Bob Dylan – Highway 53 revisited

Paul Metsa

You can walk into an Iron Range bar on the weekend and see any of the five character types imbued in Bob Dylan’s persona: the greaser dressed in black leather jacket, white T-shirt with a pack of Lucky Strikes rolled up in his shirtsleeve, dark sunglasses, leather belt buckled on the side, and engineer boots; the hard-working miner fresh off his second shift, enjoying a cold one before going home to the wife and kids; the asshole protesting that his drink is not strong enough and costs too much; the Trickster doing card tricks at the bar and gambling with loaded dice; or perhaps the weirdo in the back booth drinking cheap brandy straight up and reading James Joyce.

Dylan, then Bobby Zimmerman, was an amalgam of these five characters when he moved from Hibbing to Minneapolis. There he hung out with the beatniks who hipped him to Jack Kerouac, Woody Guthrie, Allen Ginsberg, marijuana and more.

There he expanded his intellectual curiosity that was first imbued in him by BJ Rolfzen, his brilliant high school English and Humanities teacher, who impressed on him the power of language.

Add the introduction and influence of like-minded folk musicians of his age that were exploring and performing the acoustic folk and blues that became lifelong touchstones.

By January of 1961, he was well prepared to hitchhike to New York City with his seeded saddlebag of influences, and would soon become Bob Dylan.

And who besides an Iron Ranger hitchhikes to NYC in the middle of winter with a guitar?

I was born in the town of Virginia, Minnesota, in 1955, 20 miles east of Hibbing.

In my early teens, I’d sometimes hitchhike to Hibbing, stand in front of the door at 2425 7th Avenue, and envision the man that walked out of that door, whose songs influenced American culture and beyond. His shadow influence on me played no small part in me eventually becoming a professional musician.

I’ve seen Dylan live in concert close to three dozen times. I’ve enjoyed moments of complete transcendence at many of those shows. There have also been shows when I spent most of my time in the beer garden, wondering if he was singing in German.

Even at those less than stellar ramshackle affairs, I was amazed he was getting away with it, and the perversity of them was kind of its own thrill.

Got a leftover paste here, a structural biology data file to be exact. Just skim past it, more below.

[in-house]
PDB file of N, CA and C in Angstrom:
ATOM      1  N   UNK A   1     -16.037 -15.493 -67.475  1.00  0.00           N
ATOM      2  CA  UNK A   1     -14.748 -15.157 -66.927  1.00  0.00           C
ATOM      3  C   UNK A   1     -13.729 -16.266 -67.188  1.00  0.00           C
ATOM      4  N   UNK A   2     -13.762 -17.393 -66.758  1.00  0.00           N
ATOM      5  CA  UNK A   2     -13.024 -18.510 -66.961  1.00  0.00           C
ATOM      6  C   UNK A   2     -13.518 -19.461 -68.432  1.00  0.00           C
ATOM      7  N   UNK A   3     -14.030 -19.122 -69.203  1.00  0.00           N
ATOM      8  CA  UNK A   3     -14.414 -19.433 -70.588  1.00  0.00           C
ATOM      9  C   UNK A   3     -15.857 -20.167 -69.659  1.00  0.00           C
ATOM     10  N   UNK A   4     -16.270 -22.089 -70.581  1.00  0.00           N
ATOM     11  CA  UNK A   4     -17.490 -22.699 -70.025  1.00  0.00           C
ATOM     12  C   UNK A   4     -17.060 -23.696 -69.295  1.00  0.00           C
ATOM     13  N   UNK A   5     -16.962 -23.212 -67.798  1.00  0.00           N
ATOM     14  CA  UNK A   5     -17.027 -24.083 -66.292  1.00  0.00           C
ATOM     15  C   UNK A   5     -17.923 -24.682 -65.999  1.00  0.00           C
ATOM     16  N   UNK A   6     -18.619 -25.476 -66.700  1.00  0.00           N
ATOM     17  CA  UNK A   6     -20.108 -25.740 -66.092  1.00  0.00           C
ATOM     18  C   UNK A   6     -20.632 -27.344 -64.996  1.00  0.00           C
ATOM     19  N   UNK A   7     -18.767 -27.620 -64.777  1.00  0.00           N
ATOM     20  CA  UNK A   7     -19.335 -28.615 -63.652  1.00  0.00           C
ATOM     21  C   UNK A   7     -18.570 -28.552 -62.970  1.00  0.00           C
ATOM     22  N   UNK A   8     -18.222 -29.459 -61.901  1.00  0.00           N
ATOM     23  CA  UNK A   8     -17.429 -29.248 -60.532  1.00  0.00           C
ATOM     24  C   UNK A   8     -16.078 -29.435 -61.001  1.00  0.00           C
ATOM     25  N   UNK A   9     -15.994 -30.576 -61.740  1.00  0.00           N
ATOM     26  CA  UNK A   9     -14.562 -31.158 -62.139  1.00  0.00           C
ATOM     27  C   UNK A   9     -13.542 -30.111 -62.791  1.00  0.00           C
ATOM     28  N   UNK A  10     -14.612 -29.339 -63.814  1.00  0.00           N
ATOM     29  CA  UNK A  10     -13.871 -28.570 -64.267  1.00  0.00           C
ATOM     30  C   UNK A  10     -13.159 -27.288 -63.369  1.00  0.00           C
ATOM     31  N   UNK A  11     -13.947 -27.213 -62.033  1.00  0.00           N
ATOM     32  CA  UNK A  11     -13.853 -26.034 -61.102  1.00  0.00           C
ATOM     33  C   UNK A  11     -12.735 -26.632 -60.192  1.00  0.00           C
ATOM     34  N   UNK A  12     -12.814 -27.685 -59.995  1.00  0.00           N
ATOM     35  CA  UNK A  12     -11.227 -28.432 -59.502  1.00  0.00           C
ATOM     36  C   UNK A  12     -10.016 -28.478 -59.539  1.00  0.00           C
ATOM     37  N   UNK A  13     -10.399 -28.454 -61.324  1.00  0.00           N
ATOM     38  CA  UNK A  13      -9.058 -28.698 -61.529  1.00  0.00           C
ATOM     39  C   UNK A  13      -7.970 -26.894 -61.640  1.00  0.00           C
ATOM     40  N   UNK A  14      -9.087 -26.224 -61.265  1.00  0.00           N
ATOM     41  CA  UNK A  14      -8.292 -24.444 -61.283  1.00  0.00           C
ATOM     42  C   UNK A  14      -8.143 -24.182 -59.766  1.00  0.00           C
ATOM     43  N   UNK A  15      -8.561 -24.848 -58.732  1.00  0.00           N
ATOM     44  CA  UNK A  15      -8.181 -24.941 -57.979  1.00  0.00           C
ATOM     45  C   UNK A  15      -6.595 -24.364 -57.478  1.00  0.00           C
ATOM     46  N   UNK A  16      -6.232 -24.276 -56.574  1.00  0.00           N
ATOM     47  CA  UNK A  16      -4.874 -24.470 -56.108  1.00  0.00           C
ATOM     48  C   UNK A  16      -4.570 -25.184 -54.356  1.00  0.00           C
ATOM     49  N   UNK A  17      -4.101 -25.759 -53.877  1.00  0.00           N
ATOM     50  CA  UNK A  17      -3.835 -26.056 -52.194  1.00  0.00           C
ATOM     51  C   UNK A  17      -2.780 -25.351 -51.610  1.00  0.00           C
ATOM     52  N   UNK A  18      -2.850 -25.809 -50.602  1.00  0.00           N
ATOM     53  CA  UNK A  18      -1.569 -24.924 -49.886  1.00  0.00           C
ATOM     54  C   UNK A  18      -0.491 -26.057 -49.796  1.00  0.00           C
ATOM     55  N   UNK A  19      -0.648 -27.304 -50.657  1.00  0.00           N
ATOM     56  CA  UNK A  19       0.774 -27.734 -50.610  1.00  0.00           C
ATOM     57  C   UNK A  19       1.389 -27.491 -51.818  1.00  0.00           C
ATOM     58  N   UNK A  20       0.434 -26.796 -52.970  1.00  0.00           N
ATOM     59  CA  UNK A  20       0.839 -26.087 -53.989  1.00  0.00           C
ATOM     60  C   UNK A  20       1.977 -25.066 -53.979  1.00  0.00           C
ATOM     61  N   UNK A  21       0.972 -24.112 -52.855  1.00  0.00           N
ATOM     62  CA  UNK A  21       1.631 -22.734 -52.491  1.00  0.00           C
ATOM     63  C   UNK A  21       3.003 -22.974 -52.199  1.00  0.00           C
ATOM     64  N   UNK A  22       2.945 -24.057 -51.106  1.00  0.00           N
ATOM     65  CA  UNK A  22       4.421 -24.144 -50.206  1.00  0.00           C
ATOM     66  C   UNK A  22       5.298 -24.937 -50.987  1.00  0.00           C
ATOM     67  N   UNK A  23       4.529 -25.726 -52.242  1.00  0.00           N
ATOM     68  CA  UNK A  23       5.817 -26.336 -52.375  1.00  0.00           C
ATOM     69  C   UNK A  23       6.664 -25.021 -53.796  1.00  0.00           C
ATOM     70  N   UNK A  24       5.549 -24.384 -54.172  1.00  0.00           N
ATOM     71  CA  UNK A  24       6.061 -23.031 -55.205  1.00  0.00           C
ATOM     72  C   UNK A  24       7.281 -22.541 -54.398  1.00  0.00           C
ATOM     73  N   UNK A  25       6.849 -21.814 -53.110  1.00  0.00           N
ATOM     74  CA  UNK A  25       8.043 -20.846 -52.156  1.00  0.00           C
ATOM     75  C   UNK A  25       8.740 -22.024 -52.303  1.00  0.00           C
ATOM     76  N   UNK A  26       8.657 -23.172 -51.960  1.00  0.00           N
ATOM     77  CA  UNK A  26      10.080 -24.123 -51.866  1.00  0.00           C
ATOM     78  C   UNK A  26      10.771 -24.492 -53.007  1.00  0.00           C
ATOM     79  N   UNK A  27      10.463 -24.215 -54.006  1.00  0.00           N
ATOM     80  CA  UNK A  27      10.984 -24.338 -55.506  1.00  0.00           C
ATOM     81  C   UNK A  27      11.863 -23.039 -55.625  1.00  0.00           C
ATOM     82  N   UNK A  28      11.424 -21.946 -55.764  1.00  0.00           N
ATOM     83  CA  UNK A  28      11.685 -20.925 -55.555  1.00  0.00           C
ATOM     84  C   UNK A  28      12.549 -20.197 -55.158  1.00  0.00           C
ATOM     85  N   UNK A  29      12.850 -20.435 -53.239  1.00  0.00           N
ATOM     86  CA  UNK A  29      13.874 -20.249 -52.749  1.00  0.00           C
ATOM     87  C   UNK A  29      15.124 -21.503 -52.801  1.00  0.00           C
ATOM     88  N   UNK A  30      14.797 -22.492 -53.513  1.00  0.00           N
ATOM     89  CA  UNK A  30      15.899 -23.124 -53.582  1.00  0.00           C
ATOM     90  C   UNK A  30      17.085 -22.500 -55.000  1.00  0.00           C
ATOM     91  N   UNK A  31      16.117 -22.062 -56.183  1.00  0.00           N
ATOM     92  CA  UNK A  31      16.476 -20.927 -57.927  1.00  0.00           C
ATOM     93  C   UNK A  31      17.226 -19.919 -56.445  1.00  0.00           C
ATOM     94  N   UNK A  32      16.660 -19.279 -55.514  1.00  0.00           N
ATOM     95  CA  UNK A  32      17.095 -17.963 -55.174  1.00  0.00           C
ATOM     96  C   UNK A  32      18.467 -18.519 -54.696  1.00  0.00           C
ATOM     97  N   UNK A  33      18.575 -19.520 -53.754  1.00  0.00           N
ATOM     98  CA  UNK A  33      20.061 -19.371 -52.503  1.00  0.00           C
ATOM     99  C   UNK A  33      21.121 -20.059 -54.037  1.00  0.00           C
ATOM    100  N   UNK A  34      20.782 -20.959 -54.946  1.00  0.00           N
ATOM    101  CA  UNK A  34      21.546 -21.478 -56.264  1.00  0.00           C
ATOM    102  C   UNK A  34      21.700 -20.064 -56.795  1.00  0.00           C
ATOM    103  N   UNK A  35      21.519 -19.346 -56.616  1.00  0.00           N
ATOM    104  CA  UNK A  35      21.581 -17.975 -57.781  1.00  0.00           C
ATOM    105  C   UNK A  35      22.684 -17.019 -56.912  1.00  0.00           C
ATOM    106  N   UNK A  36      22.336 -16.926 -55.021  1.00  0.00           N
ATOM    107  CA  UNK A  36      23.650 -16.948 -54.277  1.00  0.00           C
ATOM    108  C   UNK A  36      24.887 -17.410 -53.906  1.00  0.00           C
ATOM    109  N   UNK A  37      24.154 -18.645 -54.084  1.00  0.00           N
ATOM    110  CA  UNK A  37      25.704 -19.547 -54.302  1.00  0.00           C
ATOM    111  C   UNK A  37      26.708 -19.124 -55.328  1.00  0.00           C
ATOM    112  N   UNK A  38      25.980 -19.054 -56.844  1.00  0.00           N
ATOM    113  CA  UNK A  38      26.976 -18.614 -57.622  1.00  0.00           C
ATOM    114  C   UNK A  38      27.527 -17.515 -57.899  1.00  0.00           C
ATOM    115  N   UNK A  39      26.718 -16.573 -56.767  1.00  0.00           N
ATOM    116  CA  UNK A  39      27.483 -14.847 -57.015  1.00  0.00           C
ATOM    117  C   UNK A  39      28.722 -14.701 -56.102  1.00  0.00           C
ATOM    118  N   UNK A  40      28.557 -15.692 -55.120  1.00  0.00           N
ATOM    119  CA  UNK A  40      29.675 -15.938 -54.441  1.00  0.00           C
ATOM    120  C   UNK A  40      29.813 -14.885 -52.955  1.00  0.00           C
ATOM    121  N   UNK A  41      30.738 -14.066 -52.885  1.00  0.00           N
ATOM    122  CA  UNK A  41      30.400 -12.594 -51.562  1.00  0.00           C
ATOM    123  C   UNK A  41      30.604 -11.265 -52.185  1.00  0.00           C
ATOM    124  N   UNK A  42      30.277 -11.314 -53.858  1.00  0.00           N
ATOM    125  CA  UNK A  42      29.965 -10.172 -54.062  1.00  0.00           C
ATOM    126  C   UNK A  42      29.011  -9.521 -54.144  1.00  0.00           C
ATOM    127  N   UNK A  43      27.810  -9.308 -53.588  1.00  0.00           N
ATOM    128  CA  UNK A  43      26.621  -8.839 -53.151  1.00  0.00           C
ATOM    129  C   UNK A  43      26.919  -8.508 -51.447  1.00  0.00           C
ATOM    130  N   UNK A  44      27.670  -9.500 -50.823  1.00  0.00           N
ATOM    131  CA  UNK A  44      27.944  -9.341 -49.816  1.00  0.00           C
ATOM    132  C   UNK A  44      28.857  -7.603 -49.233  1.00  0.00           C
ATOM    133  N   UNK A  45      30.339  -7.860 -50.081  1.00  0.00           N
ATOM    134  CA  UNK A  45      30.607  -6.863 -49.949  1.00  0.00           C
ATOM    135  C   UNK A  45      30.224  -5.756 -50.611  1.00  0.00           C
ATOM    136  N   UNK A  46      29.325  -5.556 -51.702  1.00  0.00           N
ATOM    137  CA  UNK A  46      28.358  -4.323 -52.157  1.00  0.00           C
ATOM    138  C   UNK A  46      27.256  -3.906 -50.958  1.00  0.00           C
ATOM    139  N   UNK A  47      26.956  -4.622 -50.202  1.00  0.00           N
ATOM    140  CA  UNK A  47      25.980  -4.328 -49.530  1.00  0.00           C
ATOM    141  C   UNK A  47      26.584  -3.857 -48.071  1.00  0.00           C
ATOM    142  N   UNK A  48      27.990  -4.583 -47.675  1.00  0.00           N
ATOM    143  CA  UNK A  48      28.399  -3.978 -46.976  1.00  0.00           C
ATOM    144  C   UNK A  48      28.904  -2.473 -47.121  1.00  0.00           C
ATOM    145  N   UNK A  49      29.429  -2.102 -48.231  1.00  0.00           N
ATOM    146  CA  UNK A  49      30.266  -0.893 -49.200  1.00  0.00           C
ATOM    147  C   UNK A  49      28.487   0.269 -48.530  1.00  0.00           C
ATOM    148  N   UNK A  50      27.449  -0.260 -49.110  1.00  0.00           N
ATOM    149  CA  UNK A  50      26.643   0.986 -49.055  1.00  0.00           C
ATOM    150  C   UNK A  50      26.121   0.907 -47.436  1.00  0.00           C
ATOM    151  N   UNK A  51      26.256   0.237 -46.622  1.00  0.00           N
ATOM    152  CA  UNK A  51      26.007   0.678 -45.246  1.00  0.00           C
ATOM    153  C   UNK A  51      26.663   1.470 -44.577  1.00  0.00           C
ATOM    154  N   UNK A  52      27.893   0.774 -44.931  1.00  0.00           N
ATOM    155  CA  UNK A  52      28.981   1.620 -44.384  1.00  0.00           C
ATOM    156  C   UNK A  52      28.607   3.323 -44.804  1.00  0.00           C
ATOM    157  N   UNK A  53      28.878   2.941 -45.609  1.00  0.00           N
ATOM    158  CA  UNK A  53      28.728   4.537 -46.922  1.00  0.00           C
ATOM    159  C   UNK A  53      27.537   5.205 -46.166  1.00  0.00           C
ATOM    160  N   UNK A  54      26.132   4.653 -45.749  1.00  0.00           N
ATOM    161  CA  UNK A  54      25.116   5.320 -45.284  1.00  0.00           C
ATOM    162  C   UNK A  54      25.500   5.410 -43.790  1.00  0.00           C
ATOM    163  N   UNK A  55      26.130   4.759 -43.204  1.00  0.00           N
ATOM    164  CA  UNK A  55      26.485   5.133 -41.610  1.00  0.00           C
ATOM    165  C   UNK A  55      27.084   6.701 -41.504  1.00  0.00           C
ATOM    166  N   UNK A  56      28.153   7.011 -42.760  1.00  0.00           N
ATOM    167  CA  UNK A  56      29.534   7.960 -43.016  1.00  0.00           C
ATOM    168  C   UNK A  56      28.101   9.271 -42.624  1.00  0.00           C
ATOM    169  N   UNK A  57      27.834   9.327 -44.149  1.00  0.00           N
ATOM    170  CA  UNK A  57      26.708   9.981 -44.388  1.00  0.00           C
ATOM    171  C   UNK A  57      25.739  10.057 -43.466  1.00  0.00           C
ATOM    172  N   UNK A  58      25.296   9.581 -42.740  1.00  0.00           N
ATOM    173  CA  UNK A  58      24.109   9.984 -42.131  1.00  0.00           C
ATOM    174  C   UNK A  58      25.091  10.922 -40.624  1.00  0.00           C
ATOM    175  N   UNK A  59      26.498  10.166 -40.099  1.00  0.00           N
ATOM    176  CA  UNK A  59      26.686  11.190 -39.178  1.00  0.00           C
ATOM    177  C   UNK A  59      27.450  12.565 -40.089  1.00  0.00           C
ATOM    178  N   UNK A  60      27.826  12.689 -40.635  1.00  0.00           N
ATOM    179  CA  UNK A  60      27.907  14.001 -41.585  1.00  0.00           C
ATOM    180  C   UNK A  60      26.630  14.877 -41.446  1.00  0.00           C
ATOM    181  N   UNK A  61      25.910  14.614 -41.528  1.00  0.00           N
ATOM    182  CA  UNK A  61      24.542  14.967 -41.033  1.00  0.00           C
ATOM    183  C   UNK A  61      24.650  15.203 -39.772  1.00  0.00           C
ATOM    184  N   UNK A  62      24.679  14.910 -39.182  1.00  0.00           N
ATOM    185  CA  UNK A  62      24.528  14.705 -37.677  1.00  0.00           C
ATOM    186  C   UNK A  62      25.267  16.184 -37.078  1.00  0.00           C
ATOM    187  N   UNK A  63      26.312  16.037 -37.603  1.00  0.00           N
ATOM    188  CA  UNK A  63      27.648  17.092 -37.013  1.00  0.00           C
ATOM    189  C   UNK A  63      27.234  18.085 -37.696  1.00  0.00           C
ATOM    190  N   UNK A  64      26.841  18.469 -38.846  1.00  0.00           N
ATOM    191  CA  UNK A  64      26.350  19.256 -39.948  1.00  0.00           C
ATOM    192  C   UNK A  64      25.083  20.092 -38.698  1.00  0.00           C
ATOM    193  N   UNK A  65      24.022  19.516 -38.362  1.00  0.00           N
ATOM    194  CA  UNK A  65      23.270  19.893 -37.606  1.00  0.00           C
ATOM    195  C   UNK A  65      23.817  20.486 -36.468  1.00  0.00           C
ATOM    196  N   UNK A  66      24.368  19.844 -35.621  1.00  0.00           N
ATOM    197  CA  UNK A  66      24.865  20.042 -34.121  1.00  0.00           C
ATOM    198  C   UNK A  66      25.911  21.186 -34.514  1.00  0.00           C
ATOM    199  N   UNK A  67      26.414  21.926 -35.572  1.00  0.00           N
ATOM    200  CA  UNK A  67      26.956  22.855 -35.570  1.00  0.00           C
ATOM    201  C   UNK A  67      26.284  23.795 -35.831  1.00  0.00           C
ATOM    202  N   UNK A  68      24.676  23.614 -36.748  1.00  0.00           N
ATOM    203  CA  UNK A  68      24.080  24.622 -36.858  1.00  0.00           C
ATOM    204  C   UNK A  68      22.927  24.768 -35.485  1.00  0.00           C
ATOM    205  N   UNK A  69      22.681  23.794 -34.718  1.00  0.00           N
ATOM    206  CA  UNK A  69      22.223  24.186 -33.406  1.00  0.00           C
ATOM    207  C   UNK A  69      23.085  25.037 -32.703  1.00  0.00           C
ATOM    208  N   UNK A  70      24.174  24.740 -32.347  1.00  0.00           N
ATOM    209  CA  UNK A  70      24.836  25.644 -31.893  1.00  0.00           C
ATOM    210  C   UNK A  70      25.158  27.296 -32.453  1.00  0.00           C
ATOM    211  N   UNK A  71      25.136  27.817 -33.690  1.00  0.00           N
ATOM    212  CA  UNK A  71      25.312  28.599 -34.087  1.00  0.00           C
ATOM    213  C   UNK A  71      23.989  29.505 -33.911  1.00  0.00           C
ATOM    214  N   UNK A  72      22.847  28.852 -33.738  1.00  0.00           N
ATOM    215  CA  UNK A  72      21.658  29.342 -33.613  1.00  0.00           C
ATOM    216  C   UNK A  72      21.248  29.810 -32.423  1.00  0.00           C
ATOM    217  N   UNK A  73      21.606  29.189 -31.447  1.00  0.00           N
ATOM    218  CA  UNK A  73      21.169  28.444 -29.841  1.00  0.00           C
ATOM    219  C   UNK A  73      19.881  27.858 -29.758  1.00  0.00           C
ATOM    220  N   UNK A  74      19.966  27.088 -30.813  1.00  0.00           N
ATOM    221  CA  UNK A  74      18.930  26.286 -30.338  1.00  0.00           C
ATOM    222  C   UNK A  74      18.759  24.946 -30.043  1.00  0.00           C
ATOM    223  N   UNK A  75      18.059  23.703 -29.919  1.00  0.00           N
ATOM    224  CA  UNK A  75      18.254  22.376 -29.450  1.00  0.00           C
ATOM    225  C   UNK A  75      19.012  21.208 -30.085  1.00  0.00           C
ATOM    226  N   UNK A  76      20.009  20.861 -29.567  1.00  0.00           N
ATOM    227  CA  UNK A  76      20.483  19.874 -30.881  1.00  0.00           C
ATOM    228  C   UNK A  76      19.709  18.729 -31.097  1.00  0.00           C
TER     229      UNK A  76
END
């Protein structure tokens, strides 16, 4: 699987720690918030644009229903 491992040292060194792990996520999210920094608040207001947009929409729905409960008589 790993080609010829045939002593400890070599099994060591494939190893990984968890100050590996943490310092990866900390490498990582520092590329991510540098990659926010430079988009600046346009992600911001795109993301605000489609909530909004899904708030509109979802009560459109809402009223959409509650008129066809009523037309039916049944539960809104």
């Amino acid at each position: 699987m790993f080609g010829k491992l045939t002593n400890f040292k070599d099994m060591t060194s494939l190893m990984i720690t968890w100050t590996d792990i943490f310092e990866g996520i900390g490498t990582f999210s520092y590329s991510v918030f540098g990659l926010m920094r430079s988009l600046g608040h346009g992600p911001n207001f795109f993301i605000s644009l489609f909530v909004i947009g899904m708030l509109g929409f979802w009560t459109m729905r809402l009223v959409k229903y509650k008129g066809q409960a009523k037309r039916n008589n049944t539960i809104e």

I’ve played enough of my own shows over the years to know everybody has an off night or two, and it’s always darkest just before the dawn.

As America’s greatest living songwriter, with more than 600 original songs and thousands of performances behind him, he is both of us and beyond us.

I witnessed two Dylan shows at the end of 2019 (Mankato, MN 10/24, Beacon Theater, NYC 12/1). At nearly 80, he was on top of his game and at the peak of his artistic powers, with the ferocity and enthusiasm of a teenager, coupled with the power of a wise old sage.

He’s an alchemist of the highest order and remains a monumentally creative artist, painting his latest masterpiece in real time.

Drawing on a catalog of songs spanning nearly 60 years, many of which are constantly being rearranged, he plays with those songs like a cat plays with a mouse, teasing them out with a magician’s touch. His phrasing rivals Sinatra, and his humor and sense of history hovers above them all.

He leads America’s greatest working rock band like Bob Wills with a velvet bull whip. He plays harmonica like Little Walter with a trunk full of cash in his Cadillac. He could also blow in a soft and sweet staccato that would have seduced Juliet down from the balcony.

He played both shows standing at an upright piano, conjuring images of him breaking into the Moose Club on Howard Street in Hibbing to serenade Echo Helstrom, his Girl from the North Country, while the brink of midnight blessed them both by keeping both the cops and moon at bay.

The klieg lights of 2019 illuminating the sparkled curtain behind him, silhouetting him in shadow, coupled with various sound effects on his vocals, and his band backing him with impressionistic waves of sound, was pure magic – Laurence Olivier meeting Little Richard on a tightrope, with Billy the Kid holding a net beneath them.

Art in both the smallest and largest of moments, the American Spirit at its core. He is both a man and a concept that has evolved through dozens of reincarnations, withstanding waves of criticism from all corners, and remains unbowed.

There is a lesson in that. Steel forged from Iron Ore.

At the end of the day – and, in particular, after these shows – it was easy to realize that Dylan and his band could kickstart any VFW or juke joint dance floor anywhere at midnight in America, as he proffers and transmits the ghosts of all that made this country beautiful and, more importantly, mystical, and he is probably fine with that.

With his guitar as his lunch pail, off to work he goes, like any ordinary Joe, for more than 60 years. We are lucky to share this time on earth.

And lest we forget, he still has the best hair in the business.